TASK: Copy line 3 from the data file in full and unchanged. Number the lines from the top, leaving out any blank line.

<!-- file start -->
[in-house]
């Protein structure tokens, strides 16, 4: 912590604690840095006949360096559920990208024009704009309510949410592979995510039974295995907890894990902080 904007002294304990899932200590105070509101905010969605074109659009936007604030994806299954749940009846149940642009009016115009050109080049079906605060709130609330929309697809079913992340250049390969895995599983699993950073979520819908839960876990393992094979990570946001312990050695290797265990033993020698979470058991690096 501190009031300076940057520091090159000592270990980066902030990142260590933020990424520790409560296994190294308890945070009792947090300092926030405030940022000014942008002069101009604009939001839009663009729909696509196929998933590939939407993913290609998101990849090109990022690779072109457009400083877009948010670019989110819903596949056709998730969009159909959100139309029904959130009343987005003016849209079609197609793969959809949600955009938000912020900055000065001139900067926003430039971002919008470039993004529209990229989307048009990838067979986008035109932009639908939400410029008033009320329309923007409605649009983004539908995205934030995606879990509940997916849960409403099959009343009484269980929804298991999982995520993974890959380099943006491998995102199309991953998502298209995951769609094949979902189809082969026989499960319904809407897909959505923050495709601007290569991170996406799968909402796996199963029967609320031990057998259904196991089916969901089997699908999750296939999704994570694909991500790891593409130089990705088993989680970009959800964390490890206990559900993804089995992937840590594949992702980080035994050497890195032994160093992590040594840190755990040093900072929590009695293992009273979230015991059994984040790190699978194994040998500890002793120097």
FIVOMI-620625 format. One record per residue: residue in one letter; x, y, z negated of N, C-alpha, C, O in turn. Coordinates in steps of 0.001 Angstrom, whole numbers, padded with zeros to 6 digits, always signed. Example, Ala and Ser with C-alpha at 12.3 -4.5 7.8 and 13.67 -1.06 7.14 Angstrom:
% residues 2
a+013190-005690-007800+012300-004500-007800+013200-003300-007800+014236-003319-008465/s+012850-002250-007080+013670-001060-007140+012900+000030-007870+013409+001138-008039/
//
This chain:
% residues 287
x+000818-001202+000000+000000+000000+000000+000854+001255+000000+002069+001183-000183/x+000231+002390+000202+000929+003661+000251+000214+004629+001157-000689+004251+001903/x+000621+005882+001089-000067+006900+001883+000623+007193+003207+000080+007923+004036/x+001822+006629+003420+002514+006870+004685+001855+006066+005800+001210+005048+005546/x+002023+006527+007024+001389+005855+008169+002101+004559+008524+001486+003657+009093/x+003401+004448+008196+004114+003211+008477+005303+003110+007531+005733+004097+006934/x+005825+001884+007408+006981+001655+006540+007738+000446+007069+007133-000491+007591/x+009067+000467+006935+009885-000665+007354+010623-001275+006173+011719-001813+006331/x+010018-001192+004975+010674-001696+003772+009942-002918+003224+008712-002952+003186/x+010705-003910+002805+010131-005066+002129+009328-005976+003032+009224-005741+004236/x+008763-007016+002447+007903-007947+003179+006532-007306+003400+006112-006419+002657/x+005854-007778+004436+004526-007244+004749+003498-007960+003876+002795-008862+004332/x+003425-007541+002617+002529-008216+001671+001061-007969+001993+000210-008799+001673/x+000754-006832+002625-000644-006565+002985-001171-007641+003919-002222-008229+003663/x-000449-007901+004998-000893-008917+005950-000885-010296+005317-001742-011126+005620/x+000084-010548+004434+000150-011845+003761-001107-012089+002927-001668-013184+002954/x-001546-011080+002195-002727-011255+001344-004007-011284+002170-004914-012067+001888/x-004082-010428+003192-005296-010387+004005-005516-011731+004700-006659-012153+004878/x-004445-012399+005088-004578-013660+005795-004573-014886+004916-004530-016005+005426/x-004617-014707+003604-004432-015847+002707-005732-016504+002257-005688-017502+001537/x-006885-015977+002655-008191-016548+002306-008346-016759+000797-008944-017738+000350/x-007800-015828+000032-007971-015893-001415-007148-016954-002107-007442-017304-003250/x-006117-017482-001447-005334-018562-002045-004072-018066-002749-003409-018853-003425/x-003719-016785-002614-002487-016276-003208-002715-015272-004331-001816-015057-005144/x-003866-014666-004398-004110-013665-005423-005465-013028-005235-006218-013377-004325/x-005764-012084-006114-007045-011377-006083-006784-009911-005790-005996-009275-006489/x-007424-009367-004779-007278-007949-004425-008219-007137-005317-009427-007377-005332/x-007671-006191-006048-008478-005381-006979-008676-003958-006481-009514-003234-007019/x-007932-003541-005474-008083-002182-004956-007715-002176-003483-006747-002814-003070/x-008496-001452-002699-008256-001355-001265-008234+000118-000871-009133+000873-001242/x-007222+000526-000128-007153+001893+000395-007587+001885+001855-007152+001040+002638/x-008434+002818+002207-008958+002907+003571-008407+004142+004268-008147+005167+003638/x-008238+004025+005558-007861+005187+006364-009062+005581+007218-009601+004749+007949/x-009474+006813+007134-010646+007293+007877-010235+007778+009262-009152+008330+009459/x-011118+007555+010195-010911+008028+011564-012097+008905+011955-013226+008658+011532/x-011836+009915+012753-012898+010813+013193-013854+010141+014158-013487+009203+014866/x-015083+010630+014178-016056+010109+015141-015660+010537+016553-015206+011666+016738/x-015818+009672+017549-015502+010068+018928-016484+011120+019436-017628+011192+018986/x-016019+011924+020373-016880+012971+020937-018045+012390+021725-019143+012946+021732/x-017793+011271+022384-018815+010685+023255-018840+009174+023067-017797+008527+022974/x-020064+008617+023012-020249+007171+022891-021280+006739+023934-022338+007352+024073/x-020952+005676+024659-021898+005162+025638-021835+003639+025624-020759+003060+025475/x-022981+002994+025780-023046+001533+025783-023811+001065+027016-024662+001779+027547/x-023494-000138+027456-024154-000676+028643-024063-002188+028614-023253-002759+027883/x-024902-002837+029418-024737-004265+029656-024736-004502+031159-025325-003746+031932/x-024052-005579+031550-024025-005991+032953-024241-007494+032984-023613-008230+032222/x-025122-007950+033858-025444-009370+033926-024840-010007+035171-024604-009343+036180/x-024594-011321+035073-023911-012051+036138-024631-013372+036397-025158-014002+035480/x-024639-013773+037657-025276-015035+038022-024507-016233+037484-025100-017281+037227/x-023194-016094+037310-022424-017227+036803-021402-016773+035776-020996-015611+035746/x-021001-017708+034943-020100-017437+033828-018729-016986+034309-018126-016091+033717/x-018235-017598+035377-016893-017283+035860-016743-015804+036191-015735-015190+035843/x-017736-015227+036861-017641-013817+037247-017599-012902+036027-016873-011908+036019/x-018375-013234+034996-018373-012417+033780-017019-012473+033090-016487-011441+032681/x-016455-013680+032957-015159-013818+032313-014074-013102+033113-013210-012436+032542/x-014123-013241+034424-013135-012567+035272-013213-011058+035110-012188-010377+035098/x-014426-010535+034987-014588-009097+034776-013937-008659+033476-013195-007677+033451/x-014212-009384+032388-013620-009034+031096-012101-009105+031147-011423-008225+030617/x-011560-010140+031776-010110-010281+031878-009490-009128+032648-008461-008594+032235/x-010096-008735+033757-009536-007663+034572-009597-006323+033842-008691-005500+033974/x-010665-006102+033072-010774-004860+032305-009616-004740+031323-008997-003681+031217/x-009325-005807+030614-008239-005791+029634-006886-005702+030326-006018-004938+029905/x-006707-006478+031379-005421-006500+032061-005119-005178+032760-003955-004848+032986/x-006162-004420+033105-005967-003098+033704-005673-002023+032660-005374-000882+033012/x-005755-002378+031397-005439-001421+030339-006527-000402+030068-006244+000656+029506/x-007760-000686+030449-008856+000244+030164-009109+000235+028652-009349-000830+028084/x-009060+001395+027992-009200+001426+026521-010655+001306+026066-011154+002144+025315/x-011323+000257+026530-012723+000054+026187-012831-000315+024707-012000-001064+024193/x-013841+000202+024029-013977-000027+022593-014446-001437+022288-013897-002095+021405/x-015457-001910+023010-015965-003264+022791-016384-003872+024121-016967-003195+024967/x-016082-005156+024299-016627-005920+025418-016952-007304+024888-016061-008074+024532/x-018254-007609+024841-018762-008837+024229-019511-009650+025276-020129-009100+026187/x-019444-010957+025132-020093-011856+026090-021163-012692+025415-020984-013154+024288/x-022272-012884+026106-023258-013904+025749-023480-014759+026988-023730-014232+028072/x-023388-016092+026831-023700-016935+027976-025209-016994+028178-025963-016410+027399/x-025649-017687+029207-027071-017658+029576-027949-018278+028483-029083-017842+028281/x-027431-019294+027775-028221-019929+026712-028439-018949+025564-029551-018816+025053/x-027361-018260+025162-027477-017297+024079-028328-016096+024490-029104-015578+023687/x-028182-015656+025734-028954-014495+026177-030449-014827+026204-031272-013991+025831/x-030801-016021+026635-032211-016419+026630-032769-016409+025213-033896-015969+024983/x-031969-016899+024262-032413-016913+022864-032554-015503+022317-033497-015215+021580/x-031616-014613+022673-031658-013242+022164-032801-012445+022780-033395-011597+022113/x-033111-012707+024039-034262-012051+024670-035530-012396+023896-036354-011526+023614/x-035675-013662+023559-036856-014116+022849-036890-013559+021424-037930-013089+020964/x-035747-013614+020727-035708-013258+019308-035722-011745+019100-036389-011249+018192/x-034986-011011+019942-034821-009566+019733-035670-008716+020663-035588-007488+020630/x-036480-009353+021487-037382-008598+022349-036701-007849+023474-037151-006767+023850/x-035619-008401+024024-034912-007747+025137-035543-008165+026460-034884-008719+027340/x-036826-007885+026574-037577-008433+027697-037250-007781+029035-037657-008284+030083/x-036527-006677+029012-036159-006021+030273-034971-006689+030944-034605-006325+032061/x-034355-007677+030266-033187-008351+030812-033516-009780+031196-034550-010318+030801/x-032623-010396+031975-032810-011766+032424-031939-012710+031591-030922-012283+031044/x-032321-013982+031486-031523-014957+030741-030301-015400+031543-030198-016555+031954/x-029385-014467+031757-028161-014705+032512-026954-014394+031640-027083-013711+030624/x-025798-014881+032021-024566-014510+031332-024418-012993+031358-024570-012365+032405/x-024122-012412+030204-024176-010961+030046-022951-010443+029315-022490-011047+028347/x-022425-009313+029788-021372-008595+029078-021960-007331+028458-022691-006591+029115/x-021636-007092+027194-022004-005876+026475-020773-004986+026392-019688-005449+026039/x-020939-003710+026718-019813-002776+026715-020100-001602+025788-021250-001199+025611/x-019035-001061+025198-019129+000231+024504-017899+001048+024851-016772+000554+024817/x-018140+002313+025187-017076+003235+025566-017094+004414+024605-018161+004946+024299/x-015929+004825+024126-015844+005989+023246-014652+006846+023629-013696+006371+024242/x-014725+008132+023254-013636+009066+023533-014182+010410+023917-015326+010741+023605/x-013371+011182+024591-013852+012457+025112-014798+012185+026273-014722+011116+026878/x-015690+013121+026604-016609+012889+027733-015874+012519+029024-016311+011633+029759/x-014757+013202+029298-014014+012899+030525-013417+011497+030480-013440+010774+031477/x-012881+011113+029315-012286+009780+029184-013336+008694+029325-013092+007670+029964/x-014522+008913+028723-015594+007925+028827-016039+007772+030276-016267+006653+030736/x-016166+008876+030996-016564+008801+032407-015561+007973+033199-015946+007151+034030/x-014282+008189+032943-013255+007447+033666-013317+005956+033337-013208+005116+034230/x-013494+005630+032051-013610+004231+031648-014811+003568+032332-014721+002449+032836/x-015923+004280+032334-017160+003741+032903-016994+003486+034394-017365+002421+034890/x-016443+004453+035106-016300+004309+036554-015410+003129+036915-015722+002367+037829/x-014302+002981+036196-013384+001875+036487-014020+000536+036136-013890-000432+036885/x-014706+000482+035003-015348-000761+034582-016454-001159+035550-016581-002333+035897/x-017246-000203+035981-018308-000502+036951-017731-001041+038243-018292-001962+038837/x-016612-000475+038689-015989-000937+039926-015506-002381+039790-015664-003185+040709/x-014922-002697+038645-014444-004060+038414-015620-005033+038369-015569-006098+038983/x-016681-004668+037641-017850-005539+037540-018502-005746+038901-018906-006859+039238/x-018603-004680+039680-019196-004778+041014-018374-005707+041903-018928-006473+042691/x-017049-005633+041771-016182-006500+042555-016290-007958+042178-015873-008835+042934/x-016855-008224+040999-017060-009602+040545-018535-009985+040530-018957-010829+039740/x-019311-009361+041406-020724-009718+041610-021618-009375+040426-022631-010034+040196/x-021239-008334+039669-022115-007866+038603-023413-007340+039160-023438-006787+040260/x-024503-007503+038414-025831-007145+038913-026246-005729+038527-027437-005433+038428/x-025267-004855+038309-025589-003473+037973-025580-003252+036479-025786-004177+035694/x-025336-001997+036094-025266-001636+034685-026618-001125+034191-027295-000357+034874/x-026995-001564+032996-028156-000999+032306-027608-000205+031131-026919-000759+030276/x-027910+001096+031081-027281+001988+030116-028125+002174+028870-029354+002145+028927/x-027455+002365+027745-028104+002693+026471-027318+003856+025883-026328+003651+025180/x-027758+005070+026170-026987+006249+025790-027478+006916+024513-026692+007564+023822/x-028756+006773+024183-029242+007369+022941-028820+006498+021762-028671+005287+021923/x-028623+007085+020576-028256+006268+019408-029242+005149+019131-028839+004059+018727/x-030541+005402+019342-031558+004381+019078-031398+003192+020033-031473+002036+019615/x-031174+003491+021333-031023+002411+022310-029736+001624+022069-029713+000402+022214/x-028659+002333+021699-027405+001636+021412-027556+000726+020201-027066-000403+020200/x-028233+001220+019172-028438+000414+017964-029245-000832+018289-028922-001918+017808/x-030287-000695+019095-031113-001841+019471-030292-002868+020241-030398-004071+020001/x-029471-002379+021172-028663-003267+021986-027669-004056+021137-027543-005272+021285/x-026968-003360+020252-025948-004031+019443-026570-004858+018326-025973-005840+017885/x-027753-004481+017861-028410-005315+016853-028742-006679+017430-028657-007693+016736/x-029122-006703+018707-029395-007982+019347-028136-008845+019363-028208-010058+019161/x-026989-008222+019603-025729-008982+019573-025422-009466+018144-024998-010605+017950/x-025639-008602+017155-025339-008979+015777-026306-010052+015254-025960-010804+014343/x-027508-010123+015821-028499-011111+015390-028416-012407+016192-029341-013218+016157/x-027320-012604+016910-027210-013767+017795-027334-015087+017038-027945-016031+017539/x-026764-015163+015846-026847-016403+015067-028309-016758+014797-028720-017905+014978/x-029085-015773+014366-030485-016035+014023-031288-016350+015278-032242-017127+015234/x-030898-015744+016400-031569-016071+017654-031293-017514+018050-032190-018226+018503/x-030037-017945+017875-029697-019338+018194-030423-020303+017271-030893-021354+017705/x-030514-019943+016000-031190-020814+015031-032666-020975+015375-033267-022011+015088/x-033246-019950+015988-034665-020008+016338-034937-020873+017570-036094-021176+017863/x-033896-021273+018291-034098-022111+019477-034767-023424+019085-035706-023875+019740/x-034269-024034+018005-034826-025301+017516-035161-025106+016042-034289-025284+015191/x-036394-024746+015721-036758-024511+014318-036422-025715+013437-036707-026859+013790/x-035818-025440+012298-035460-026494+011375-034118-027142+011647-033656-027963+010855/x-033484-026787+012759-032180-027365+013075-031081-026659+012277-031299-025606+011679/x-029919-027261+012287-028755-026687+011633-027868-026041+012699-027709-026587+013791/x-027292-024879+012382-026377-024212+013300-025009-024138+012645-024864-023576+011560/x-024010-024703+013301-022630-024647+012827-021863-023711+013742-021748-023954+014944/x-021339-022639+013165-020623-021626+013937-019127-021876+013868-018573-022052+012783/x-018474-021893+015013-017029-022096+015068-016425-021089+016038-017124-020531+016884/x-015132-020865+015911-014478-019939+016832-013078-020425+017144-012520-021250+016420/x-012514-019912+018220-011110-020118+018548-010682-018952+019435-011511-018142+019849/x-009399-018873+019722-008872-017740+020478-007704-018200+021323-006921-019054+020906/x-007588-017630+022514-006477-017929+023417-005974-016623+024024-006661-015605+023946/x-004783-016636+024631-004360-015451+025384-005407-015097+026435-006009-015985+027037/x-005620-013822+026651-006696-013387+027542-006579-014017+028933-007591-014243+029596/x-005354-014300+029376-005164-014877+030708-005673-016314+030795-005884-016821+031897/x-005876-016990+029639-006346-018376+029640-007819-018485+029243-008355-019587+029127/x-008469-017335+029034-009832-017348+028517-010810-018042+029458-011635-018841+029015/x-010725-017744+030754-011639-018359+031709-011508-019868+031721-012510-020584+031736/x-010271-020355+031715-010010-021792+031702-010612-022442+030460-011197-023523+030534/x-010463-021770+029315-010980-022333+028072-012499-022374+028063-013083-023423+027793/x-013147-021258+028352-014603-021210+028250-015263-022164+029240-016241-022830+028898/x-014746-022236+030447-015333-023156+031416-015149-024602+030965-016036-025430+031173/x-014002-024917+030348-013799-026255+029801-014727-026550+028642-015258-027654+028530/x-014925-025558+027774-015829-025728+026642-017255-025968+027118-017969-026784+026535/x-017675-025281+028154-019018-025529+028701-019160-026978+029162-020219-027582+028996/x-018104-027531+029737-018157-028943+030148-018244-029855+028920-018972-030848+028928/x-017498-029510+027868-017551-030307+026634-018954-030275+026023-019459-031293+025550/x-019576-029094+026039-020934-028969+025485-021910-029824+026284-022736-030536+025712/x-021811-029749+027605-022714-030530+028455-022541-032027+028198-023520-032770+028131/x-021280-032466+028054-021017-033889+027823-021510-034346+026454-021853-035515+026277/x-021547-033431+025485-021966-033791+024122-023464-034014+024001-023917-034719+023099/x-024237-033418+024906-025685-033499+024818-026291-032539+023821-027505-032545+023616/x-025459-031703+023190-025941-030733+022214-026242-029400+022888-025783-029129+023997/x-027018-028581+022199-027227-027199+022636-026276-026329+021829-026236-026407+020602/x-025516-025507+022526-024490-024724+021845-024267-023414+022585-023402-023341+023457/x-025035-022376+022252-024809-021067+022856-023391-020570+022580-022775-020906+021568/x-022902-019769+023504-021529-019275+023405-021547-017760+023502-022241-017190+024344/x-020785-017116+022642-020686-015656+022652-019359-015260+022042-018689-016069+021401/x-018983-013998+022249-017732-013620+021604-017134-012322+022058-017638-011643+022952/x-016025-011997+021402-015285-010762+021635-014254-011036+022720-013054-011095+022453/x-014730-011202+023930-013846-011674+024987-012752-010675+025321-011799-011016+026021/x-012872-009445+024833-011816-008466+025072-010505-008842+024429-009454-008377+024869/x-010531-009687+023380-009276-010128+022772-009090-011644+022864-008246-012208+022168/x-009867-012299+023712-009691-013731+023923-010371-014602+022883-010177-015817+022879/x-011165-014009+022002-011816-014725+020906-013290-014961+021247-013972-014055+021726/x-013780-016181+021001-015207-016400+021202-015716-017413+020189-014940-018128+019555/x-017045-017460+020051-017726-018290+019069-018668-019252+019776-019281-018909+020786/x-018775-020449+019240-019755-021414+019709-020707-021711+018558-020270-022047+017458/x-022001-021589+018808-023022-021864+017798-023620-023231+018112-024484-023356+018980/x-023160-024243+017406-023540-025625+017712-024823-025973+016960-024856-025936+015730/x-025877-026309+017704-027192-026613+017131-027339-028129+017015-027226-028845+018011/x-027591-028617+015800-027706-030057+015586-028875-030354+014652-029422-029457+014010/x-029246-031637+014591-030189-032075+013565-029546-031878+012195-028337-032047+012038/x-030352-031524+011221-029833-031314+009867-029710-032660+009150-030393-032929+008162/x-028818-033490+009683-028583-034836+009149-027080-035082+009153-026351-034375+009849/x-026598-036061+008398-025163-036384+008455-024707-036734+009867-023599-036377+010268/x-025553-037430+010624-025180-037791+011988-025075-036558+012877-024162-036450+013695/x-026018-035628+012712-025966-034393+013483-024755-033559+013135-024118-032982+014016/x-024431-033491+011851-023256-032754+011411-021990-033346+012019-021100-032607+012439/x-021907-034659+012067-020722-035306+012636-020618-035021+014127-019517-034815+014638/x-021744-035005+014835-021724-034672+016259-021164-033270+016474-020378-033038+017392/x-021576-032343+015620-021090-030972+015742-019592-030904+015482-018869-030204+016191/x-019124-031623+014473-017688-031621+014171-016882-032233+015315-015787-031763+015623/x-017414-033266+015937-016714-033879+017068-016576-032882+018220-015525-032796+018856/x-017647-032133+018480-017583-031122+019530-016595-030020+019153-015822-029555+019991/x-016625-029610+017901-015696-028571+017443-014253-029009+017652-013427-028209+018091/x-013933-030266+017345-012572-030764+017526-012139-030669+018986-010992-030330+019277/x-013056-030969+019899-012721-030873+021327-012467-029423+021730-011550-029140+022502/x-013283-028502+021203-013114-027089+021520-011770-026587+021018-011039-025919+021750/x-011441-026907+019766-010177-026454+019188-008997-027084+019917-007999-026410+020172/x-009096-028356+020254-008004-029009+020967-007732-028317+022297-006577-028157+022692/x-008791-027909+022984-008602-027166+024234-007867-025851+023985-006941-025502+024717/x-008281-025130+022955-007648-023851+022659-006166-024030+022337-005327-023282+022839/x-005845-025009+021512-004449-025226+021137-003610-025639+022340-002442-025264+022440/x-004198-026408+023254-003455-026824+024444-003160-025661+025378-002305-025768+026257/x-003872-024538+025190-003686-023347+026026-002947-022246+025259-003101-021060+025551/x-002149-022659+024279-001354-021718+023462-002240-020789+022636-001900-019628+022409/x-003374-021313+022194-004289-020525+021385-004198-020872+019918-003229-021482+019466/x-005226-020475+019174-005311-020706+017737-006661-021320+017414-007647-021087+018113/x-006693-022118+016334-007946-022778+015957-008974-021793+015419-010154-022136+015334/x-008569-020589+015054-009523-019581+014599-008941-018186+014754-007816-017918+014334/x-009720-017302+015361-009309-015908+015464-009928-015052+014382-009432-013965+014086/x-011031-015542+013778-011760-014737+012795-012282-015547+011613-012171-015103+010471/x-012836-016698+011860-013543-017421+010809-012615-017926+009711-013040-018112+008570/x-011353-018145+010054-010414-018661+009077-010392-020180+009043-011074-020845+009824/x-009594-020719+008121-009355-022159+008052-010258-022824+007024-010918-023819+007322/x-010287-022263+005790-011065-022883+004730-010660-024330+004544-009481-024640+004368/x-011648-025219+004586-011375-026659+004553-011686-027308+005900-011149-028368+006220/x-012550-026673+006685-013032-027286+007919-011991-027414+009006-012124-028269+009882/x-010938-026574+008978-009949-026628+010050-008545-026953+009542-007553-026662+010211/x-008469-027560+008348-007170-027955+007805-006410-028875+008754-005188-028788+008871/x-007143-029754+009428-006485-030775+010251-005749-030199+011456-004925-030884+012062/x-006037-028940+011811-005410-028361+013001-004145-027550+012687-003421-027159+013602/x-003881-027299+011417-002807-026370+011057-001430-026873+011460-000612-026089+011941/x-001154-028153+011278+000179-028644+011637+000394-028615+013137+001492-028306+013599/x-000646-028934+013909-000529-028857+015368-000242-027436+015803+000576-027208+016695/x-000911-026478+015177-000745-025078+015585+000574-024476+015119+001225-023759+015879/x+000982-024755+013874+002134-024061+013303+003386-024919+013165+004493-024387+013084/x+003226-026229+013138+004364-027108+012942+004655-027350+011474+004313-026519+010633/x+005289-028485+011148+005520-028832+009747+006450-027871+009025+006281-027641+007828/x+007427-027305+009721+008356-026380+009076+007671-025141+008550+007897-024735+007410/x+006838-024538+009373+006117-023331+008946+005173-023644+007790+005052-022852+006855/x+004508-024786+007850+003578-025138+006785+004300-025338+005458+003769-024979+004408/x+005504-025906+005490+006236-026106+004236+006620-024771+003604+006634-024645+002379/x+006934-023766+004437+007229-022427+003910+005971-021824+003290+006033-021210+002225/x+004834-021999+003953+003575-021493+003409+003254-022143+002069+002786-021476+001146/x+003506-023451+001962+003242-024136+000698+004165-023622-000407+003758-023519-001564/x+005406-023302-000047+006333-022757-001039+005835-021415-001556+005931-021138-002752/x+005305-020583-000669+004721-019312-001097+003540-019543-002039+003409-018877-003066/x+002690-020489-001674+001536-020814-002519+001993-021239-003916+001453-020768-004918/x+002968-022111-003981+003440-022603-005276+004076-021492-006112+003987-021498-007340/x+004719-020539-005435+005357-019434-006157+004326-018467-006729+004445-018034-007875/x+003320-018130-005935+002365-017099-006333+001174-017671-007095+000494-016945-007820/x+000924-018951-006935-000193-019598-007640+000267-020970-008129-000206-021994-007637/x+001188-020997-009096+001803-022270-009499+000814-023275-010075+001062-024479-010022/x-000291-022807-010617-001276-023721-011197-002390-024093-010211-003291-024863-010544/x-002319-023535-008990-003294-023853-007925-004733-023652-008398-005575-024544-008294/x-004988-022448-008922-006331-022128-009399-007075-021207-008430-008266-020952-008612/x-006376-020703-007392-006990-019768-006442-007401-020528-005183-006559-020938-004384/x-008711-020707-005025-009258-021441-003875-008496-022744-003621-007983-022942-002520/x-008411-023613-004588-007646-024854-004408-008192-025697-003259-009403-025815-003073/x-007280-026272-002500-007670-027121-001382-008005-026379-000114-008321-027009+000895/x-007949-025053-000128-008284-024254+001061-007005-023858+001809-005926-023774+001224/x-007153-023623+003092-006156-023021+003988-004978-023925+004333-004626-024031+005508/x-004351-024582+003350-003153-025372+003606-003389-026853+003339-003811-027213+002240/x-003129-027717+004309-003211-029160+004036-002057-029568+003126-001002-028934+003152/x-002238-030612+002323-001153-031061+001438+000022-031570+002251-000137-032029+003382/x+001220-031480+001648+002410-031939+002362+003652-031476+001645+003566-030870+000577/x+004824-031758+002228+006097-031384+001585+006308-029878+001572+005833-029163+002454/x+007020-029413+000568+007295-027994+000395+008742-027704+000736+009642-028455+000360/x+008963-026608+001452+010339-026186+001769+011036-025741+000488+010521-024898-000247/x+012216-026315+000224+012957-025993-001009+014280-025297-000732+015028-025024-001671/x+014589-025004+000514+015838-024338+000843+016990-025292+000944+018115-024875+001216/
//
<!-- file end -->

FIVOMI-620625 format. One record per residue: residue in one letter; x, y, z negated of N, C-alpha, C, O in turn. Coordinates in steps of 0.001 Angstrom, whole numbers, padded with zeros to 6 digits, always signed. Example, Ala and Ser with C-alpha at 12.3 -4.5 7.8 and 13.67 -1.06 7.14 Angstrom: